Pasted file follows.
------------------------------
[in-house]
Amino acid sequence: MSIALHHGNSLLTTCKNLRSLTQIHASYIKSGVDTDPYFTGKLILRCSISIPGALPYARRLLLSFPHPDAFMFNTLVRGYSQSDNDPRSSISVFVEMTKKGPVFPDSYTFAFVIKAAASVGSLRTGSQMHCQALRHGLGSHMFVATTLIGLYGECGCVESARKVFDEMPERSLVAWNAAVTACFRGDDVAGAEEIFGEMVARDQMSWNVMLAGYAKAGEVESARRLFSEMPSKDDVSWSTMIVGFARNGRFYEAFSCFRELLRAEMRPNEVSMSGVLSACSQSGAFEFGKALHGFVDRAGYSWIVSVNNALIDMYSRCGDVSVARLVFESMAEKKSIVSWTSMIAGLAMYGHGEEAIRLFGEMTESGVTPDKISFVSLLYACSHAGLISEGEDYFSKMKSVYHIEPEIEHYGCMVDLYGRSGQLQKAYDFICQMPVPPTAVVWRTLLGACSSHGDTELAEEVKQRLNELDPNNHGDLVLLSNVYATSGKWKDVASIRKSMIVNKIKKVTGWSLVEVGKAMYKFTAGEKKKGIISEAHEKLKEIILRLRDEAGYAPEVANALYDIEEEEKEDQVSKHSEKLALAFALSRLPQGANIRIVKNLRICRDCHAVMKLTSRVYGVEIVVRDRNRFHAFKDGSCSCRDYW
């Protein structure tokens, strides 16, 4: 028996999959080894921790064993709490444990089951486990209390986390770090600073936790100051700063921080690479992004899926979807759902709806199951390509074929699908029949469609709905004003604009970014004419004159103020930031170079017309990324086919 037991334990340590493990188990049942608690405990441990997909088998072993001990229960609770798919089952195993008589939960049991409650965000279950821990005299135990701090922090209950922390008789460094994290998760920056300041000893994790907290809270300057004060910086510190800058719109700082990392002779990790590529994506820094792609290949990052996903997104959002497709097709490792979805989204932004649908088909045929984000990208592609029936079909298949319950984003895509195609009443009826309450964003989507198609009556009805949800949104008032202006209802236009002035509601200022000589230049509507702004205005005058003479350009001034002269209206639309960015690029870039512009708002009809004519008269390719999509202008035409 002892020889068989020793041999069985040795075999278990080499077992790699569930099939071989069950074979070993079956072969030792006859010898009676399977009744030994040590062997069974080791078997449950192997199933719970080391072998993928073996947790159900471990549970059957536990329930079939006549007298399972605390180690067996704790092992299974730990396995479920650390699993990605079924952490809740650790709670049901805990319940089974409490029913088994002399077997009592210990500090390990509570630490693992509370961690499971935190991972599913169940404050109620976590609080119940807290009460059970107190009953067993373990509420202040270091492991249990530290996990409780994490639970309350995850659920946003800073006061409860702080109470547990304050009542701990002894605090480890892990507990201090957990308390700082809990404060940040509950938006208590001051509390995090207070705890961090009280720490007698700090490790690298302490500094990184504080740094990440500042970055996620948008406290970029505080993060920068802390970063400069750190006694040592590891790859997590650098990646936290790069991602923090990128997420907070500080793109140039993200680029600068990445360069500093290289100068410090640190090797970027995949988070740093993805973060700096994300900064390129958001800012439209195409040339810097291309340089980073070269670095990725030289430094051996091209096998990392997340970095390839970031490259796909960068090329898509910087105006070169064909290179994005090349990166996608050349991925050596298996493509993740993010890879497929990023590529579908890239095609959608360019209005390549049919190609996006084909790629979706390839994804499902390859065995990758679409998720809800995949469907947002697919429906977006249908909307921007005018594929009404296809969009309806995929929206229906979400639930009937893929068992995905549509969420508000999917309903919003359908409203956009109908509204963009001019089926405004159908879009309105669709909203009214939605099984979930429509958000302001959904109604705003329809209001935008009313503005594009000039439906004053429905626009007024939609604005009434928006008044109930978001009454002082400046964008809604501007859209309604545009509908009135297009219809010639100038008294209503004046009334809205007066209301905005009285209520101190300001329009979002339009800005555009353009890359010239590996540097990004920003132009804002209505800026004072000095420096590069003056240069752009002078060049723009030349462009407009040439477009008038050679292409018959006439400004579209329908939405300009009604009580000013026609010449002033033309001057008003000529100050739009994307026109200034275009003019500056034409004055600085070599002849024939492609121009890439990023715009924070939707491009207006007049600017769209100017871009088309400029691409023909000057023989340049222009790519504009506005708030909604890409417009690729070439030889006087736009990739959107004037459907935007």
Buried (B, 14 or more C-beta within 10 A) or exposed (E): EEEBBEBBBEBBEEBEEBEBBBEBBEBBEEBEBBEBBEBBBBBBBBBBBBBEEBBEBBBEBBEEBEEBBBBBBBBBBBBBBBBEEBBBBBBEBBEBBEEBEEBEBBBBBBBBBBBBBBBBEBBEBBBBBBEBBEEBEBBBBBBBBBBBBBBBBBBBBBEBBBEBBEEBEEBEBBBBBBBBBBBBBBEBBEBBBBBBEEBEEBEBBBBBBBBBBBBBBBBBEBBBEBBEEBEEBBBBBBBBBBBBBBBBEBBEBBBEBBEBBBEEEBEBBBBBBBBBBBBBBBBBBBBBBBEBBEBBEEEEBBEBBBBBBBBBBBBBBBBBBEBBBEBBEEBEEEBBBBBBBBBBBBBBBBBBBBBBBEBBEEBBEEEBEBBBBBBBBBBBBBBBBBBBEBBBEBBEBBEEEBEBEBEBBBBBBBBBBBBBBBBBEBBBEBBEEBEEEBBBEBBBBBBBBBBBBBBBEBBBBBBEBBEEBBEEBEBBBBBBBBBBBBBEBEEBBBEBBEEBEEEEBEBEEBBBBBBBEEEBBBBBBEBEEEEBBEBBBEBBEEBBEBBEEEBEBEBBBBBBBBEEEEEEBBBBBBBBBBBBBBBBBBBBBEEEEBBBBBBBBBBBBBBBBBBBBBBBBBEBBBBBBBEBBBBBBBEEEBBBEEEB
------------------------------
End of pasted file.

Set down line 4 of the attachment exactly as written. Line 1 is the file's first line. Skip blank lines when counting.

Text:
Buried (B, 14 or more C-beta within 10 A) or exposed (E): EEEBBEBBBEBBEEBEEBEBBBEBBEBBEEBEBBEBBEBBBBBBBBBBBBBEEBBEBBBEBBEEBEEBBBBBBBBBBBBBBBBEEBBBBBBEBBEBBEEBEEBEBBBBBBBBBBBBBBBBEBBEBBBBBBEBBEEBEBBBBBBBBBBBBBBBBBBBBBEBBBEBBEEBEEBEBBBBBBBBBBBBBBEBBEBBBBBBEEBEEBEBBBBBBBBBBBBBBBBBEBBBEBBEEBEEBBBBBBBBBBBBBBBBEBBEBBBEBBEBBBEEEBEBBBBBBBBBBBBBBBBBBBBBBBEBBEBBEEEEBBEBBBBBBBBBBBBBBBBBBEBBBEBBEEBEEEBBBBBBBBBBBBBBBBBBBBBBBEBBEEBBEEEBEBBBBBBBBBBBBBBBBBBBEBBBEBBEBBEEEBEBEBEBBBBBBBBBBBBBBBBBEBBBEBBEEBEEEBBBEBBBBBBBBBBBBBBBEBBBBBBEBBEEBBEEBEBBBBBBBBBBBBBEBEEBBBEBBEEBEEEEBEBEEBBBBBBBEEEBBBBBBEBEEEEBBEBBBEBBEEBBEBBEEEBEBEBBBBBBBBEEEEEEBBBBBBBBBBBBBBBBBBBBBEEEEBBBBBBBBBBBBBBBBBBBBBBBBBEBBBBBBBEBBBBBBBEEEBBBEEEB